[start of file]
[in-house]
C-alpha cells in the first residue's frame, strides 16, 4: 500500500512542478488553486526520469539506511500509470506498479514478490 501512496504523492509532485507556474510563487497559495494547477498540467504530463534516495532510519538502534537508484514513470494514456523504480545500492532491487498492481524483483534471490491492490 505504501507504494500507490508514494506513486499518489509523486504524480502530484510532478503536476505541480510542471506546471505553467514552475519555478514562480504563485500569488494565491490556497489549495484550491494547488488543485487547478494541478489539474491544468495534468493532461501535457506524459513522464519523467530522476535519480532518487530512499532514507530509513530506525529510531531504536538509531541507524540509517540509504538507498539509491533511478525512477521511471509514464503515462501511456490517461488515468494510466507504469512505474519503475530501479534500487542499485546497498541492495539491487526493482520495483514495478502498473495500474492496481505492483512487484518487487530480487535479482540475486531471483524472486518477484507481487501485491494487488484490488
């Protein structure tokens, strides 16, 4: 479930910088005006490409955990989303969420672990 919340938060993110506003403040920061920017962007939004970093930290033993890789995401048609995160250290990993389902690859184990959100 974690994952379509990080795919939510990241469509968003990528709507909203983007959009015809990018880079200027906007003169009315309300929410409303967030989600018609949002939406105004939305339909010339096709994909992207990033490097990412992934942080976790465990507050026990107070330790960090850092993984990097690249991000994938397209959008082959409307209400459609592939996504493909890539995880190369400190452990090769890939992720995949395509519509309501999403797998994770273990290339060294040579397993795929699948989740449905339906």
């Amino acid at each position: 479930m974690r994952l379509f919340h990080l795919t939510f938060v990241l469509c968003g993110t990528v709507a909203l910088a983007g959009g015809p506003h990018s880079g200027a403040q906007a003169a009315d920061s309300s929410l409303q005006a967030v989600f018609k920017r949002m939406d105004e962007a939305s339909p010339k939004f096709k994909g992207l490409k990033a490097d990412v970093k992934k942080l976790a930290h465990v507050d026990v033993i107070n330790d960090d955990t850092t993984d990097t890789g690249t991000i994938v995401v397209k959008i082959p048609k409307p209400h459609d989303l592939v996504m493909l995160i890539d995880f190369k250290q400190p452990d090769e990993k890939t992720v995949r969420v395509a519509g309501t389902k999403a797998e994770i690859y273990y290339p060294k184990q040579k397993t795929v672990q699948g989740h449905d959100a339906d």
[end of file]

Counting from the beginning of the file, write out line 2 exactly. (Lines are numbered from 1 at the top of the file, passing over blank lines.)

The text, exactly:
C-alpha cells in the first residue's frame, strides 16, 4: 500500500512542478488553486526520469539506511500509470506498479514478490 501512496504523492509532485507556474510563487497559495494547477498540467504530463534516495532510519538502534537508484514513470494514456523504480545500492532491487498492481524483483534471490491492490 505504501507504494500507490508514494506513486499518489509523486504524480502530484510532478503536476505541480510542471506546471505553467514552475519555478514562480504563485500569488494565491490556497489549495484550491494547488488543485487547478494541478489539474491544468495534468493532461501535457506524459513522464519523467530522476535519480532518487530512499532514507530509513530506525529510531531504536538509531541507524540509517540509504538507498539509491533511478525512477521511471509514464503515462501511456490517461488515468494510466507504469512505474519503475530501479534500487542499485546497498541492495539491487526493482520495483514495478502498473495500474492496481505492483512487484518487487530480487535479482540475486531471483524472486518477484507481487501485491494487488484490488